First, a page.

Dec 14, 2001, 12:43 AM
Registered User
jimmyray's Avatar
(fingers in ears, looking at Bleriot)




There's the rub - so much work, so easily toasted! The no-dihedral scares me too!

Do you think coupled ailrons with the rudder would work, or just eliminate the rudder and put in the ailrons?


PS - why did the HL version not fly well, same reason?
Dec 14, 2001, 01:22 AM
Mie oo Karjala poikii
Tyson's Avatar
I've got a 20'' depron Fokker DRI on my building list. I'm going to have ailerons and no-dihedral wing and I'm expecting them to work fine.

But no-dihedral wing without ailerons will most likely not work. On rudder-aileron controlled plane you must have dihedral, otherways it won't turn very well (or at all).

Dec 14, 2001, 04:29 AM
Most Exalted Windbag

Sorry, but I have to concur with Bleriot and Tyson. The physics just ain't there to turn or even maintain roll stability with no dihedral and no ailerons.

Don't needlessly crash a beauty. All my teenage Guillows models were for display.

I guess it's too late to chop out some ailerons.


"Ailerons on EVERYTHING"
Last edited by Red Baron 47; Dec 14, 2001 at 05:18 AM.
Dec 14, 2001, 11:36 AM
ὅπερ ἔδει δεῖξαι
Gerald's Avatar
Never too late to add some ailerons. Coupling ailerons with rudder should work OK if you don't want separate control. Although there is no easy way to tell in advance how much throw to use with each, I'd say set the ailerons up for max throw while the rudder gets only about 25%. I would recommend against aileron and no rudder on this plane. It will probably need both to turn well.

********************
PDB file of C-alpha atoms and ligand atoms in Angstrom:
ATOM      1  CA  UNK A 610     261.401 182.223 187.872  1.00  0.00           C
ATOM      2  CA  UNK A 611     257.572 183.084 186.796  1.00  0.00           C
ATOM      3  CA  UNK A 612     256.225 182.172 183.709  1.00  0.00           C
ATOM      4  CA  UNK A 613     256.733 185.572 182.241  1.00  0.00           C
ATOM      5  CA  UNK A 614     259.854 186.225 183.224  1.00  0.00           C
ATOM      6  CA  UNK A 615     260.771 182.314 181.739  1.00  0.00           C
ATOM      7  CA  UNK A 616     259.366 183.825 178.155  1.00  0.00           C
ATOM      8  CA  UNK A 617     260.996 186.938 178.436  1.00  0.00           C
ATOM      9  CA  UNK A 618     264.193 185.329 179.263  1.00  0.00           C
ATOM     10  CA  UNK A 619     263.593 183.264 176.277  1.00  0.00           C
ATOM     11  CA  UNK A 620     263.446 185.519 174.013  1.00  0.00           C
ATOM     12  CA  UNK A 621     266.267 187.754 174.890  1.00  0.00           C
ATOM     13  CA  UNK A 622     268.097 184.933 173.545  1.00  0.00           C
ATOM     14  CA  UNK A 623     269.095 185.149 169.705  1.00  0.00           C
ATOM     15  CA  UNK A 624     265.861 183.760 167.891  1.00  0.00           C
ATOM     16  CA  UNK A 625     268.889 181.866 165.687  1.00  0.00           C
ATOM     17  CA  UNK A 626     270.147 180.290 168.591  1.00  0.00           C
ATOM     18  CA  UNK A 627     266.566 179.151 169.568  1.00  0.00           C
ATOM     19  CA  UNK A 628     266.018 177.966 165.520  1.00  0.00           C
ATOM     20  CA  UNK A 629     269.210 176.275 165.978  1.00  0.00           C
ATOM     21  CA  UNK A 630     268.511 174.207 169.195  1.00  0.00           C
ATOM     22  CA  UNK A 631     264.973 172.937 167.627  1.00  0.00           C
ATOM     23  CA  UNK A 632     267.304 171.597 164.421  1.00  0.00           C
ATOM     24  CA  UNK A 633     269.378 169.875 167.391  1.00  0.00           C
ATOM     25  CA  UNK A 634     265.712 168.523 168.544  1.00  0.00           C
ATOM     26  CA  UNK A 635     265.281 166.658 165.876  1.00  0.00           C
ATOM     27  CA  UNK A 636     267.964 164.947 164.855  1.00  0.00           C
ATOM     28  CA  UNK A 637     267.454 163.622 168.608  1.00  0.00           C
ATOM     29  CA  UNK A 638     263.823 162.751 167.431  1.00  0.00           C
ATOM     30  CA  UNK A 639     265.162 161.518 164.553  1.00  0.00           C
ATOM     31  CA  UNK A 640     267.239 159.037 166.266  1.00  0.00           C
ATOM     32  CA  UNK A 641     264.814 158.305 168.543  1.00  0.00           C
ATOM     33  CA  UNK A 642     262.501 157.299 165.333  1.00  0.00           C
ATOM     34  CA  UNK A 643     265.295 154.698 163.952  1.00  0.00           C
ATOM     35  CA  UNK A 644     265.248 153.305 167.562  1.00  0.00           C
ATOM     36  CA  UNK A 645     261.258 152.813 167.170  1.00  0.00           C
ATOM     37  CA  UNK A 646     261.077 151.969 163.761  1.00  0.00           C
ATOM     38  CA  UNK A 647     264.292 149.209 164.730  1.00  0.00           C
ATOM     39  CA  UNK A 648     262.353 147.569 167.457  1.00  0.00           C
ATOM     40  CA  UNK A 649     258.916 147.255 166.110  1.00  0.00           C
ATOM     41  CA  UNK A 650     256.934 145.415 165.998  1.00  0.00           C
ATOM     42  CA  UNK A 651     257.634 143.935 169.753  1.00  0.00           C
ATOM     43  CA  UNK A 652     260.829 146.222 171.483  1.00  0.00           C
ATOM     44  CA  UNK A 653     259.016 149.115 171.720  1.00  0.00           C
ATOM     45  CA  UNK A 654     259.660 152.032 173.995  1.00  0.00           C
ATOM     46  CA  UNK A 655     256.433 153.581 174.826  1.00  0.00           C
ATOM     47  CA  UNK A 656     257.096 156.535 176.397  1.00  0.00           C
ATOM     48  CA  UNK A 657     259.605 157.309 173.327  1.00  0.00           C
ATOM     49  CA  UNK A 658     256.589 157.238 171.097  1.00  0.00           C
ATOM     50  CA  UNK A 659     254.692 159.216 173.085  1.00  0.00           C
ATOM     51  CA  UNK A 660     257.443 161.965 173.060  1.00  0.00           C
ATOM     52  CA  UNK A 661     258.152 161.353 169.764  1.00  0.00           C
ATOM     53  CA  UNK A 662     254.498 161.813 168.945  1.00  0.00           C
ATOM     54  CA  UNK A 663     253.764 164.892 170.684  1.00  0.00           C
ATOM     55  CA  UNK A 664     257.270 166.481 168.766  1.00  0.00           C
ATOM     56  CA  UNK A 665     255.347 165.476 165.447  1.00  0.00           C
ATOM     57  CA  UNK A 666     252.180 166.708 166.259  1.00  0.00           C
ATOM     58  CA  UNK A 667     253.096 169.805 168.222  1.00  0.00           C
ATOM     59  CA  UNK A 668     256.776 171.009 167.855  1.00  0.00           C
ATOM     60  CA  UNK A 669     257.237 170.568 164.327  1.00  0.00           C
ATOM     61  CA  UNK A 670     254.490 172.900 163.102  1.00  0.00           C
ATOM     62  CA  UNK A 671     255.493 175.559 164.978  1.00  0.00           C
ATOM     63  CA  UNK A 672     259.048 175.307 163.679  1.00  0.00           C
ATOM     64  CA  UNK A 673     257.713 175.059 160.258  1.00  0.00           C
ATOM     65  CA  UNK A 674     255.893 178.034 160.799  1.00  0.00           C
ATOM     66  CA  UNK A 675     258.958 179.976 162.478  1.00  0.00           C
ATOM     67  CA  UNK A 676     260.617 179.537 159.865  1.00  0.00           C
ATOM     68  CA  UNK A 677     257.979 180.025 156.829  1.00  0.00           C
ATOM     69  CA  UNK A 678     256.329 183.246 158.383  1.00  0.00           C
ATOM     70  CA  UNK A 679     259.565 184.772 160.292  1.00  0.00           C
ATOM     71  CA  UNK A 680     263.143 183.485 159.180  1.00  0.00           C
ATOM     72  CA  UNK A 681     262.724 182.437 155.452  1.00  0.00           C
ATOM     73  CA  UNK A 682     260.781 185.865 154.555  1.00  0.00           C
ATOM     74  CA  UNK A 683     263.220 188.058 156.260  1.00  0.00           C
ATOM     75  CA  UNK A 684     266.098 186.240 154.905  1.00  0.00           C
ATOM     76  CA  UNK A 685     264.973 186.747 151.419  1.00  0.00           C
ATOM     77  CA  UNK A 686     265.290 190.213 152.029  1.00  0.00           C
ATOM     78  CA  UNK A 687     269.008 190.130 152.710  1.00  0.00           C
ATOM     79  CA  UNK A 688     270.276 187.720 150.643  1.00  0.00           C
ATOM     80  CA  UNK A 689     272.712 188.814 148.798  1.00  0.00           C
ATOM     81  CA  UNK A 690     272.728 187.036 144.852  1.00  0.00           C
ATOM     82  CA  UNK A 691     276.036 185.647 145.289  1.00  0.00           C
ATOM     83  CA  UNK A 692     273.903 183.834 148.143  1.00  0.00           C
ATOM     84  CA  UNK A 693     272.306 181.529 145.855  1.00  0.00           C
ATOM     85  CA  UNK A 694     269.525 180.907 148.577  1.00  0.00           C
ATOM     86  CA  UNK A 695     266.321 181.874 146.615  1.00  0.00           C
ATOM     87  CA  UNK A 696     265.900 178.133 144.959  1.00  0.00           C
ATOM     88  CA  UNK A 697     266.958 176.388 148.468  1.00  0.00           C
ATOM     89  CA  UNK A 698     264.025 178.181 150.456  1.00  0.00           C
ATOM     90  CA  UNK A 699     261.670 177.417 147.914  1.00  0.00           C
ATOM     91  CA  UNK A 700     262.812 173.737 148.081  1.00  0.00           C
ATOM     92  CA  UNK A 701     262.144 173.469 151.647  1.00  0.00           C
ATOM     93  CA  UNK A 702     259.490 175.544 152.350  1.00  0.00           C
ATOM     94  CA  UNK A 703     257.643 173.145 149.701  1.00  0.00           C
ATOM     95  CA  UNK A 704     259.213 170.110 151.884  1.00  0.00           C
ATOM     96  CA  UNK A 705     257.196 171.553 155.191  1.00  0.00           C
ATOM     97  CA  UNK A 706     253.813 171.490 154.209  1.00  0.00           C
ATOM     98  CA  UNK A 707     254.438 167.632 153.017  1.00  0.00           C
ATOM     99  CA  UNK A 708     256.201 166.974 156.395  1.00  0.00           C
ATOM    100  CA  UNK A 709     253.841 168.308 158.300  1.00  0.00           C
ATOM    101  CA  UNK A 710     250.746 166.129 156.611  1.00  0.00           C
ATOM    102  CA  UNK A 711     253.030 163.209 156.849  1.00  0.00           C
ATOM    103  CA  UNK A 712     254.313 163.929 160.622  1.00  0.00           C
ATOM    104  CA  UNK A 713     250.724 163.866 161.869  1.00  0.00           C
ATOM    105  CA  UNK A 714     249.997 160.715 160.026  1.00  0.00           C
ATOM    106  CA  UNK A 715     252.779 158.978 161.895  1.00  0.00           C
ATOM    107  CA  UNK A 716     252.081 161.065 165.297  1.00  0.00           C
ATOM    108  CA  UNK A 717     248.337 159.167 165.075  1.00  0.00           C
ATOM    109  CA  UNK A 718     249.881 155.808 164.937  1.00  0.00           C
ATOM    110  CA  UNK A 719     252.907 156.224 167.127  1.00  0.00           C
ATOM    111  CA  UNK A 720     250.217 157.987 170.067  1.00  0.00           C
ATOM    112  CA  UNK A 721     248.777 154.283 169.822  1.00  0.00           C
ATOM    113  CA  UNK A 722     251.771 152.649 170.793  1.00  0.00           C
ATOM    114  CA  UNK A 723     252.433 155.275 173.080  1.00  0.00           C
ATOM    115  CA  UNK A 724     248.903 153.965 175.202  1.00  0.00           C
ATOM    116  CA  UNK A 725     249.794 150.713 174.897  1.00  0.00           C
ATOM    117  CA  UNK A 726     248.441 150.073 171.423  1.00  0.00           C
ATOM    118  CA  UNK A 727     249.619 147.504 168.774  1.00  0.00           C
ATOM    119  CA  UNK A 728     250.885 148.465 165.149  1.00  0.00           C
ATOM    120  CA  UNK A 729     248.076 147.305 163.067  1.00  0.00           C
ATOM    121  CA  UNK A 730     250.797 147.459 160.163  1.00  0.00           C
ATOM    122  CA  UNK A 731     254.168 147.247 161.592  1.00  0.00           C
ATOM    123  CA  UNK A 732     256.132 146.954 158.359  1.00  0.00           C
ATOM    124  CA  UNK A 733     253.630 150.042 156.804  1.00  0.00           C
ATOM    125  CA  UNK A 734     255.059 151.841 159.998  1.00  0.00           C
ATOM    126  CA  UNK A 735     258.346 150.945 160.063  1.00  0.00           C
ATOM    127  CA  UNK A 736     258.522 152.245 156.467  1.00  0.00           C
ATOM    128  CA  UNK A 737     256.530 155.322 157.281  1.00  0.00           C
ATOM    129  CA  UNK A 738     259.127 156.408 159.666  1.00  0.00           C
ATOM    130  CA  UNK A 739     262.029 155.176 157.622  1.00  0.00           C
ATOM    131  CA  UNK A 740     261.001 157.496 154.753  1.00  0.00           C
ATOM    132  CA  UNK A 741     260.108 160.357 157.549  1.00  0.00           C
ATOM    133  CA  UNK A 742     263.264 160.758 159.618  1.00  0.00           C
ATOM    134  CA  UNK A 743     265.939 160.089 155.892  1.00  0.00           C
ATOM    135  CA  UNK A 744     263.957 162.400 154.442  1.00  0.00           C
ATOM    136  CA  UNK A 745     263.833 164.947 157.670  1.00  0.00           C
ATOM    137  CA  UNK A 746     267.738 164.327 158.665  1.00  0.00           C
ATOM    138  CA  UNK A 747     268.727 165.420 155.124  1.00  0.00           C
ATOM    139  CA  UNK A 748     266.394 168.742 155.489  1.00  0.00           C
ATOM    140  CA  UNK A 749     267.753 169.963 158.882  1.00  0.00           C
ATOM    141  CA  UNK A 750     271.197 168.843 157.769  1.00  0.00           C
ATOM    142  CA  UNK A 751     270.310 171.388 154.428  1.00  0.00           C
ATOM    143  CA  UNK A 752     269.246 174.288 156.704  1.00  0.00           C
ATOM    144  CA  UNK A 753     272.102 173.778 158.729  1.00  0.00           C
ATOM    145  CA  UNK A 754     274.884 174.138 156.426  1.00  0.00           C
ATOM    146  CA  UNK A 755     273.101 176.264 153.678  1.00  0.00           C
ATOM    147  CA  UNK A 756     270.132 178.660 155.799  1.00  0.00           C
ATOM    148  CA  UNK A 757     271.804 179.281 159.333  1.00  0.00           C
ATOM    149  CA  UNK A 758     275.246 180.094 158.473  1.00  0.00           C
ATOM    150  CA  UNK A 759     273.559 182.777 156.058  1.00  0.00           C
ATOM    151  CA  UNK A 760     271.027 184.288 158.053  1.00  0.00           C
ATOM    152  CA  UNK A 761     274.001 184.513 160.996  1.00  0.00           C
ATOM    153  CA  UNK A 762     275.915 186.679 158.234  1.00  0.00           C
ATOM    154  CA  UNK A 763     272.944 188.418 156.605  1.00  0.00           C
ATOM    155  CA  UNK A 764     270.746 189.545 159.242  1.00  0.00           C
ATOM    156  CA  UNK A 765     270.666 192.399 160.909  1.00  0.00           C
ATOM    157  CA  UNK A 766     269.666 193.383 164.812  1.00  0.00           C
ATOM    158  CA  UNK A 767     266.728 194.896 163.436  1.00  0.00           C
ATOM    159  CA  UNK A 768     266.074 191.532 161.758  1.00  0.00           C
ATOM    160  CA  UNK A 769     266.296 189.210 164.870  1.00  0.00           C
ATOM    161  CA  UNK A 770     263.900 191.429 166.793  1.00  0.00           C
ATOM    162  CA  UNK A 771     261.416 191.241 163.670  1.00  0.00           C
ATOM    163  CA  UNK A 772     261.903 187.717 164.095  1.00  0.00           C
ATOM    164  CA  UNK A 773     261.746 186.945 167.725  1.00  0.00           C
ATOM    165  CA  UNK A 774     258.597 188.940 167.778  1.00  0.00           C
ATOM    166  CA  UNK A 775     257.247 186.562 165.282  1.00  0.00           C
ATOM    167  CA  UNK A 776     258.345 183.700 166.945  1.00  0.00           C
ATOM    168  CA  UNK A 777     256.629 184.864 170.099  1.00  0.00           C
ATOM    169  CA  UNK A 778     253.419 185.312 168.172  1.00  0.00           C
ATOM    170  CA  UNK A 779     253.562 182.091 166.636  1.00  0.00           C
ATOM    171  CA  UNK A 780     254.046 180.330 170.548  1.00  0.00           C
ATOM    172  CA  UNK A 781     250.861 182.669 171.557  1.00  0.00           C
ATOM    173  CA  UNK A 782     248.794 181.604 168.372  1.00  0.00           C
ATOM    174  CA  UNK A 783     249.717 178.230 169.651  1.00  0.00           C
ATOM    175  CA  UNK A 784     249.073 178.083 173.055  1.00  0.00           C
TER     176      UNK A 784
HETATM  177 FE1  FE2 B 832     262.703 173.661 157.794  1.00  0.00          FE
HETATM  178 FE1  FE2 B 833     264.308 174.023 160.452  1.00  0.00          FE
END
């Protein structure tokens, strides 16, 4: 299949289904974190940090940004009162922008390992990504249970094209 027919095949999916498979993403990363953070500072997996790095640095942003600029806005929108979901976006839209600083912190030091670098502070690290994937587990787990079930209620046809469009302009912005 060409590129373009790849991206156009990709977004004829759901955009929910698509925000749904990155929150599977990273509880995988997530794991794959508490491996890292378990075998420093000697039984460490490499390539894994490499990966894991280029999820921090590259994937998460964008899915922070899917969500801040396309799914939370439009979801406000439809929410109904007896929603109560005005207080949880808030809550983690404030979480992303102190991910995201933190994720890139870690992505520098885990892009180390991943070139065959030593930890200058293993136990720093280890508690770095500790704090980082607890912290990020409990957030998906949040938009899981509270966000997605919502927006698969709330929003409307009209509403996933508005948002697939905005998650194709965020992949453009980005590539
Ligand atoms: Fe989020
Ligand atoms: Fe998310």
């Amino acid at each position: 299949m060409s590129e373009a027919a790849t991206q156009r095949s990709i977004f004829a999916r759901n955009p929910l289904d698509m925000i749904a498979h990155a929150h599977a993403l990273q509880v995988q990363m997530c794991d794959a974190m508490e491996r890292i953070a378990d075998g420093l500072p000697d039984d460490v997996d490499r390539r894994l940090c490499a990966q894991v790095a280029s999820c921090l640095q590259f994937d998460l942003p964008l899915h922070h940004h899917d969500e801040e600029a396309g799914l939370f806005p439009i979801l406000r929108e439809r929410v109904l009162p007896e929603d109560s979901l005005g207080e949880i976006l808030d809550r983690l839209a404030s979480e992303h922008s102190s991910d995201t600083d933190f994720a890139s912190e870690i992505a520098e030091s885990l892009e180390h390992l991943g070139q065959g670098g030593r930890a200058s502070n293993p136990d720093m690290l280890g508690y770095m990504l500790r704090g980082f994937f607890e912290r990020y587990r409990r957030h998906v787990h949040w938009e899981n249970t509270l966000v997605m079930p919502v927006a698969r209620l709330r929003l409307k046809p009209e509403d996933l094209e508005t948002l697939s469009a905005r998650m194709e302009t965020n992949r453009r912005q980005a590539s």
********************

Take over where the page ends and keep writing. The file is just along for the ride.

Dec 21, 2001, 06:54 PM
Tight is Right
Darren Hintze's Avatar
This is a timely thread, I'm just finishing the same kit I planned as a mini-electric. I also did not add dihedral, but I do have top-wing ailerons/elevator control.

I'm still debating a light-weight motor and pack. I'm leaning towards a GWS direct (scavanged from a Tigermoth) on 4-5 300mah NiMH because I have both handy and the solution is plausible. Ideally, I'd prefer a lighter motor.

Any suggestions?
Dec 21, 2001, 09:19 PM
Todd Long's Avatar
I have flown many DR1s and none of them had diheaderal. Every single one of them turned better on rudder than ailerons.

The reason it turns so well is the same reason the GWS Tiger moth turns better than the Pico Stick. It has a fuselage with side area which gives the rudder something to push against.

Dec 21, 2001, 09:30 PM
Master of the Wind
AIR MOVER's Avatar